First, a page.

Victoria Rollason, Caroline Flora Samer, Youssef Daali and Jules Alexandre Desmeules Pages 326 - 343 ( 18 )
Non-steroidal anti-inflammatory drugs (NSAIDs) are the most frequently used drugs, either on prescription or over-thecounter (OTC). Their daily dosage is based on randomised controlled trials and an empirical clinical assessment of their efficacy and toxicity that allows dose adjustment. The individual response can however be altered by environmental and genetic pharmacokinetic and pharmacodynamic factors. This review summarizes the available pharmacogenetic data that explains part of the variability in response and occurrence of adverse drug reactions to NSAIDs treatment, with a thorough focus on CYP2C9, uridine diphosphate glucuronosyltransferases (UGTs) and cyclooxygenases (COX1 and COX2). Other polymorphisms that are currently being studied and could also explain the interindividual variability in the efficacy and safety of NSAIDs will also be considered.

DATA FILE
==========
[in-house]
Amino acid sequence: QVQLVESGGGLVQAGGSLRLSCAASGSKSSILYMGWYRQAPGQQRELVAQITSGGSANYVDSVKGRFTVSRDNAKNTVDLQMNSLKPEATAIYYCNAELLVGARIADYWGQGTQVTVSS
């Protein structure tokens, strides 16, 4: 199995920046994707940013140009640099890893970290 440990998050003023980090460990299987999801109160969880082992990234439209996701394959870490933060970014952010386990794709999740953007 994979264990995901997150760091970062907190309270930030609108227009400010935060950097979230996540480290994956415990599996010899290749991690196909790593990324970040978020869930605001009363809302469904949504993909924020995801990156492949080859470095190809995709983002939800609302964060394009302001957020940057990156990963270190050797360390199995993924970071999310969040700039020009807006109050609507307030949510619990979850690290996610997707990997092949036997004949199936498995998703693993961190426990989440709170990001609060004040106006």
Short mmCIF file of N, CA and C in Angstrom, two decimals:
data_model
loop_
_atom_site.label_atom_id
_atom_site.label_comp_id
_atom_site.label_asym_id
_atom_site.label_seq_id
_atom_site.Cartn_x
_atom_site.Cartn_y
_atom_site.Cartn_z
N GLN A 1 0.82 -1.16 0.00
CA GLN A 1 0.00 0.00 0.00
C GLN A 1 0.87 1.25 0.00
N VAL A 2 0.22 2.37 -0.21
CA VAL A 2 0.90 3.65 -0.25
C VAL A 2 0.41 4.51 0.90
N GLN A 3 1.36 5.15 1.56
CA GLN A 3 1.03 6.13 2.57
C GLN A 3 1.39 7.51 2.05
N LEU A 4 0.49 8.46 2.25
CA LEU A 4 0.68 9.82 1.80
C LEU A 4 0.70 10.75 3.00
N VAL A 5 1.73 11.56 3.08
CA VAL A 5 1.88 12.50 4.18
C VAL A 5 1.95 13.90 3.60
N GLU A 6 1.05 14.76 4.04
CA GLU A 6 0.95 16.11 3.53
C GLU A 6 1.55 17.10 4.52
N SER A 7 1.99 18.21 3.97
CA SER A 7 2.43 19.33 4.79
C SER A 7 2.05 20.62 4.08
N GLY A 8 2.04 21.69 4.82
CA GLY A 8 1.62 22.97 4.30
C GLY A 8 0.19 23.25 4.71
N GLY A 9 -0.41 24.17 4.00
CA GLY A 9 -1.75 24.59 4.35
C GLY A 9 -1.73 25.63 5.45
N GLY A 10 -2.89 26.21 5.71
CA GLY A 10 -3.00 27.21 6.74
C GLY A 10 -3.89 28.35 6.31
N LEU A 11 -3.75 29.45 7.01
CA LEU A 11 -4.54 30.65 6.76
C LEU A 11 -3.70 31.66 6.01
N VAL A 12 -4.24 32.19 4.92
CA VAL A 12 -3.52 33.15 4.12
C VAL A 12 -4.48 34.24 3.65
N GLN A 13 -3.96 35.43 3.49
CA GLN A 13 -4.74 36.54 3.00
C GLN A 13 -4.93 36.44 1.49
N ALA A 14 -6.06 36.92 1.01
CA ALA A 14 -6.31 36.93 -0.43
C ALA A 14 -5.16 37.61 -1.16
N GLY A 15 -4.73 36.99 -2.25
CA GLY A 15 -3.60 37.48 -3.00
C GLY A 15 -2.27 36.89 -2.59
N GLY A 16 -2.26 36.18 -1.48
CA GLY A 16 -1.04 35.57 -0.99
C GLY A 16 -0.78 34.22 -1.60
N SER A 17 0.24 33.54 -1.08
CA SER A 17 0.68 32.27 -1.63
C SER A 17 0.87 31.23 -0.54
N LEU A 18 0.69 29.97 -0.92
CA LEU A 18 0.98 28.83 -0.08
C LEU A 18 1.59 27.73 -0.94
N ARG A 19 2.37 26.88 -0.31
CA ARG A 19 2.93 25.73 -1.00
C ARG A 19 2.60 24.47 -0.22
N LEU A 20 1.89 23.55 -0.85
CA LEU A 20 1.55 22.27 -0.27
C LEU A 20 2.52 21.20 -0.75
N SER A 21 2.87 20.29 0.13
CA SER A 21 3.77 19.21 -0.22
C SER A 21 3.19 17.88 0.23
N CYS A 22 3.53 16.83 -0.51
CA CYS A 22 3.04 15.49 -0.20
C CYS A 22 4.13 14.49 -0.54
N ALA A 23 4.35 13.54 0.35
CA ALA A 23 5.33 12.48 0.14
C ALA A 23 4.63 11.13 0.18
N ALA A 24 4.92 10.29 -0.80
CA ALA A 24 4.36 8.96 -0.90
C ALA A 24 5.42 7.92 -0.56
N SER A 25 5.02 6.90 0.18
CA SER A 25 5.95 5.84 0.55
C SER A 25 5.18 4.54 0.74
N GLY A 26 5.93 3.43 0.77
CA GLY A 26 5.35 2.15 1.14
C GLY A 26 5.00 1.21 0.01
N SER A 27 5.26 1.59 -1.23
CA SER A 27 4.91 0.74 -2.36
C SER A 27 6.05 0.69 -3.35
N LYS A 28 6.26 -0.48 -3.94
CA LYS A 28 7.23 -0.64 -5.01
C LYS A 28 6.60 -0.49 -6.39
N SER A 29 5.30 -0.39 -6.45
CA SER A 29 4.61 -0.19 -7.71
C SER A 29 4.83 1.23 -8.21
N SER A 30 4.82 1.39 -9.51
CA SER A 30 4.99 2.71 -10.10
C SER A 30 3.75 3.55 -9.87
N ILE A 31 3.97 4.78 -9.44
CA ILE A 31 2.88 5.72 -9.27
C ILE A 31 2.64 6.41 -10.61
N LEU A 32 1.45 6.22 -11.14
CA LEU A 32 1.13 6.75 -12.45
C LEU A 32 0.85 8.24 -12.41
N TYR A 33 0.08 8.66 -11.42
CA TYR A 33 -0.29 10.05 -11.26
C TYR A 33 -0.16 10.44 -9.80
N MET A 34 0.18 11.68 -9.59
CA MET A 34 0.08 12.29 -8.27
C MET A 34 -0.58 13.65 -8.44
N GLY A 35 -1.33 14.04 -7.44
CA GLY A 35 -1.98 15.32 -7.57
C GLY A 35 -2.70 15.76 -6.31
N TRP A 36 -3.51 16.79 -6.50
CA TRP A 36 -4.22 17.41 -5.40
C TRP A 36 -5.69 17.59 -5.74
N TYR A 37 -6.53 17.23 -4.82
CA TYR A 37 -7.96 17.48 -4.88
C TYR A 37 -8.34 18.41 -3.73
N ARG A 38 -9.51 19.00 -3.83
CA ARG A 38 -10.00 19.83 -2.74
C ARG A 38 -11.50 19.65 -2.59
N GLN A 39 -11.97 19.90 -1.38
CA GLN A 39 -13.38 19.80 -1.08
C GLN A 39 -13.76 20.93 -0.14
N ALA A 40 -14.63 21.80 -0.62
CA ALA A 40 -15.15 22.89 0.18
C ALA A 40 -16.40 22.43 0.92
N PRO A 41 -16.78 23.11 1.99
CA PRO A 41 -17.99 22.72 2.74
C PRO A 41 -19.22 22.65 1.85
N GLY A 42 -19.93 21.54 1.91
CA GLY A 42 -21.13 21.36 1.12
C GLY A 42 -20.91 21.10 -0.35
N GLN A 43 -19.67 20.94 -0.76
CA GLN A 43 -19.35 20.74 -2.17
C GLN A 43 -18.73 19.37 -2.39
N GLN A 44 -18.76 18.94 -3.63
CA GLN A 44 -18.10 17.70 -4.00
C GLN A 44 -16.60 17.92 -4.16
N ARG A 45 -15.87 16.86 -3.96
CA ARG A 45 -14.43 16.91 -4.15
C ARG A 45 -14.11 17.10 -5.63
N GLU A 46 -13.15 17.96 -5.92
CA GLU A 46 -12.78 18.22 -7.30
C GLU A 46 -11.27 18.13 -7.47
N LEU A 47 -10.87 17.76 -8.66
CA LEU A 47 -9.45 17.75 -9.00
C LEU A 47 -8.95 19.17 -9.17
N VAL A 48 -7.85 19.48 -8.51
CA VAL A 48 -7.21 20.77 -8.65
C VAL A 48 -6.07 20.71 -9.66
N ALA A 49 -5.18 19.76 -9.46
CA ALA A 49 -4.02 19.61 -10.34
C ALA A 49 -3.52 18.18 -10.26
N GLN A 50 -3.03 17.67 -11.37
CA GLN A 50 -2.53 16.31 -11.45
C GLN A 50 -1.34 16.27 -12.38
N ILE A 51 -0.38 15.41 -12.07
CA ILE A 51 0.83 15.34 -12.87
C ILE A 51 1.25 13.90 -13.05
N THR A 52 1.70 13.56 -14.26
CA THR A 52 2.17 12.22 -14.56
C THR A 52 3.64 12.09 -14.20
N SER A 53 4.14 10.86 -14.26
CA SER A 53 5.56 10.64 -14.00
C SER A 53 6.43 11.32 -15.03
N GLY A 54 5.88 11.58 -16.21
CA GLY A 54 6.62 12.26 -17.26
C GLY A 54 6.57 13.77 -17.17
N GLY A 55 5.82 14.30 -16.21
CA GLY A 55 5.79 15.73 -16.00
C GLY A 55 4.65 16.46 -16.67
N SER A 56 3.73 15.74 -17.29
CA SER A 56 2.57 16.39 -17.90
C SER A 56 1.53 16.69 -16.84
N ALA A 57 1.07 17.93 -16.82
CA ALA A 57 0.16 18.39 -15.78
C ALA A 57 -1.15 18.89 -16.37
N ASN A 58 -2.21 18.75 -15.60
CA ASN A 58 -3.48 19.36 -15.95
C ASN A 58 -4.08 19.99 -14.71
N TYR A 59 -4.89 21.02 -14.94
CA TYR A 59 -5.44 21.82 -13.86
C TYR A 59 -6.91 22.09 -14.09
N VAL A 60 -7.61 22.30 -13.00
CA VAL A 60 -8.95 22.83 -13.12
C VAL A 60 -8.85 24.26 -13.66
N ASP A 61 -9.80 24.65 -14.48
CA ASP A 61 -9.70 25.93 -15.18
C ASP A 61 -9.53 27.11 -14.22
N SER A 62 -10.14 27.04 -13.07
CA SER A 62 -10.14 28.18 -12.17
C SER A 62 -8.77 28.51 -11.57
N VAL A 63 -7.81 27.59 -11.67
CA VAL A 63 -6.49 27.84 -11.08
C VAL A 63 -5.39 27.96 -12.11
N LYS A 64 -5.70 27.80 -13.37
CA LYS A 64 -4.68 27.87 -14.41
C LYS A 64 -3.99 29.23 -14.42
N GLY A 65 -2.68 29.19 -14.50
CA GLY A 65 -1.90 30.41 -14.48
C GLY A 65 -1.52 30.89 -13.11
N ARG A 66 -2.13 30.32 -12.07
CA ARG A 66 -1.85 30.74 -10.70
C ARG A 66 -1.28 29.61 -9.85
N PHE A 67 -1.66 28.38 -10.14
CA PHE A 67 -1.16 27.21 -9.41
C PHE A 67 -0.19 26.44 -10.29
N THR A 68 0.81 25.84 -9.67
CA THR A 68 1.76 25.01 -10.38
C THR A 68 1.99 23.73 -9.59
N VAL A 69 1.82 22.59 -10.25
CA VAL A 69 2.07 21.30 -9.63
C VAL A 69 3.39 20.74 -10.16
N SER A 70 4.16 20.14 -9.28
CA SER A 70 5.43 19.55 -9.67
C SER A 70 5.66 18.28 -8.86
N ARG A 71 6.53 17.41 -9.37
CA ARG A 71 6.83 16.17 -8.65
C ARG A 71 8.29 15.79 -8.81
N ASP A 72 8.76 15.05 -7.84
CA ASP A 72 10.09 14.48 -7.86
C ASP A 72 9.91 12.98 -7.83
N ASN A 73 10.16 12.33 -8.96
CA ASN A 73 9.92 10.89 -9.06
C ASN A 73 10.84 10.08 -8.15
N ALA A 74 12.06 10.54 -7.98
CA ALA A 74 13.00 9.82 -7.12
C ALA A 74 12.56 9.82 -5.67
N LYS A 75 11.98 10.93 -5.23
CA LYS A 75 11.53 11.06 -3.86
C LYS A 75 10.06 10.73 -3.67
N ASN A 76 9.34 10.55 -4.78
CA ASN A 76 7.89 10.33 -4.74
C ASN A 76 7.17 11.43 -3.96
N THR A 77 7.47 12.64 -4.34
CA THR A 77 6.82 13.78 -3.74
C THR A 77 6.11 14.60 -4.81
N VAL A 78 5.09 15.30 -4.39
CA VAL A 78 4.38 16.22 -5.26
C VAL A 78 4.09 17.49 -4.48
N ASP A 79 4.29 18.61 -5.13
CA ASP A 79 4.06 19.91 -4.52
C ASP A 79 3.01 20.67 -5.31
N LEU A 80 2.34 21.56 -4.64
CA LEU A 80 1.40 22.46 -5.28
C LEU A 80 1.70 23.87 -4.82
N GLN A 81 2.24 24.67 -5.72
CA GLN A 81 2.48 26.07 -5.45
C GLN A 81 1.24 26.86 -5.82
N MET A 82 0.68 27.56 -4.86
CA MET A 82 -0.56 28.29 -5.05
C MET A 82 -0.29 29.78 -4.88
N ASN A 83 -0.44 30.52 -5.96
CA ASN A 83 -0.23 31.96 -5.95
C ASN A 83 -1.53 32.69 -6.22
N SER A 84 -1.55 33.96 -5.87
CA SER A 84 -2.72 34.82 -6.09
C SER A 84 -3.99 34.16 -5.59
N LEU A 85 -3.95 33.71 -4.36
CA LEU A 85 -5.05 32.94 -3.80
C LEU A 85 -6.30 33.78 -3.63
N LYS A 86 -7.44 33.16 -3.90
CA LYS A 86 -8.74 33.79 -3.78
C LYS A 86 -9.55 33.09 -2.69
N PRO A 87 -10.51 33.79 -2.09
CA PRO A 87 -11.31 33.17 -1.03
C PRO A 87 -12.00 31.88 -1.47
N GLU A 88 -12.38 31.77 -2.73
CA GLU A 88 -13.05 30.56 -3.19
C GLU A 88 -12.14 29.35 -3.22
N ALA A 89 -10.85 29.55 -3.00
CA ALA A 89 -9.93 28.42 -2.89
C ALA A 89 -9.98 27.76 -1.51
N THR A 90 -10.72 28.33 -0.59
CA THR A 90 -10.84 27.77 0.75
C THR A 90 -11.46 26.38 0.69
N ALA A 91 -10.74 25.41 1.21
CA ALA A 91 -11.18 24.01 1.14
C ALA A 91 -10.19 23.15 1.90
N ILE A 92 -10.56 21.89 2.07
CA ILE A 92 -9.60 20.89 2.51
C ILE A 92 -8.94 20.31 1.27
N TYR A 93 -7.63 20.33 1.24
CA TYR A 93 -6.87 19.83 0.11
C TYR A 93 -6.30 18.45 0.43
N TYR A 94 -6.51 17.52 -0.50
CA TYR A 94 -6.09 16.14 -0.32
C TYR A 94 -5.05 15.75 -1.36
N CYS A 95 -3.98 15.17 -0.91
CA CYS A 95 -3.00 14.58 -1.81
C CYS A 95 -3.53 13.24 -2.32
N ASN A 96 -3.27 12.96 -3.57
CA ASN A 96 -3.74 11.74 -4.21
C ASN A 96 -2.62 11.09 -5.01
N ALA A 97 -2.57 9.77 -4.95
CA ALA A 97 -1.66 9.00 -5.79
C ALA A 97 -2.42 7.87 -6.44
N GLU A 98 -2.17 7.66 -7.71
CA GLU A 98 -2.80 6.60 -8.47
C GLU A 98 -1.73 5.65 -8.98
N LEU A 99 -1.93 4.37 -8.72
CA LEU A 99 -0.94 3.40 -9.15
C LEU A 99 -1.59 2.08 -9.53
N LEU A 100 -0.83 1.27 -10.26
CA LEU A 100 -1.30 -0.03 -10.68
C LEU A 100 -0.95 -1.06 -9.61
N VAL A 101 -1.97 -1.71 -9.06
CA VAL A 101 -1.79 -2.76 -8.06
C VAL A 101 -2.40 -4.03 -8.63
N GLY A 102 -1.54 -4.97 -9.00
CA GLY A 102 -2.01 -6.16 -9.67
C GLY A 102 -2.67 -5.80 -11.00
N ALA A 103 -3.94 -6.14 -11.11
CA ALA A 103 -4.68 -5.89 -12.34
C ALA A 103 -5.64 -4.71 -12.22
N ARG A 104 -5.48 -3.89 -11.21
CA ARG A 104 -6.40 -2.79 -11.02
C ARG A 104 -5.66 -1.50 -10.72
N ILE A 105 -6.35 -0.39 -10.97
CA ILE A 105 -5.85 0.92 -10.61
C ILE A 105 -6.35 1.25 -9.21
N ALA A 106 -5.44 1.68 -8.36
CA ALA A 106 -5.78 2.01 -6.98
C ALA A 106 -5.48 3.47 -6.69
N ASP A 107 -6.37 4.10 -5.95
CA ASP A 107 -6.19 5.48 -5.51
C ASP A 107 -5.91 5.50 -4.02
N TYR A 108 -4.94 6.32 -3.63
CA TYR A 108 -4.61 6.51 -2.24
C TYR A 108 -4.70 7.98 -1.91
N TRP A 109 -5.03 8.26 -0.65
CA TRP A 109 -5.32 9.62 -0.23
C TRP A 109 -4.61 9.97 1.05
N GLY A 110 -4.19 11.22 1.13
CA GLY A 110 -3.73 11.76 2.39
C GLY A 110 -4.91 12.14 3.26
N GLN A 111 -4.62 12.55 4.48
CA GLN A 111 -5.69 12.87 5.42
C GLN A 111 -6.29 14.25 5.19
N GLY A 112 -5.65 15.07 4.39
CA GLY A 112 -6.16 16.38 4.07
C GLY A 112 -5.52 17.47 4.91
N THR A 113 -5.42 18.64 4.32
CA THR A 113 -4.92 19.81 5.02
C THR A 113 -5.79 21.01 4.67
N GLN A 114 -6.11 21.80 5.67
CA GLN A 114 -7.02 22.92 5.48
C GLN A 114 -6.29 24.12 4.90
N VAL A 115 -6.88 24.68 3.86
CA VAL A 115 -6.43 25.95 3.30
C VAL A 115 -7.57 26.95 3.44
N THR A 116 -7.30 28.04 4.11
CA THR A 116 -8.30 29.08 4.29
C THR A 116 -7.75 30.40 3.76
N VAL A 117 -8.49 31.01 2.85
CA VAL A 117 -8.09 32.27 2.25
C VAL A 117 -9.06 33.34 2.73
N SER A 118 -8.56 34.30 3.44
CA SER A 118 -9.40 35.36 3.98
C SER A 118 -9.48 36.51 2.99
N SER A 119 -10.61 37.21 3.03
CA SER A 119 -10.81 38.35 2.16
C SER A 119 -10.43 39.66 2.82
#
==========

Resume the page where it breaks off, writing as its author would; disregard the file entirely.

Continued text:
COX, CYP2C8, CYP2C9, genetic polymorphism, NSAIDs, PTGS, UDP glucuronsyltransferases, UGT.
Division of Clinical Pharmacology and Toxicology, University Hospitals of Geneva, Gabrielle-Perret- Gentil Street 4, 1211 Geneva 14, Switzerland.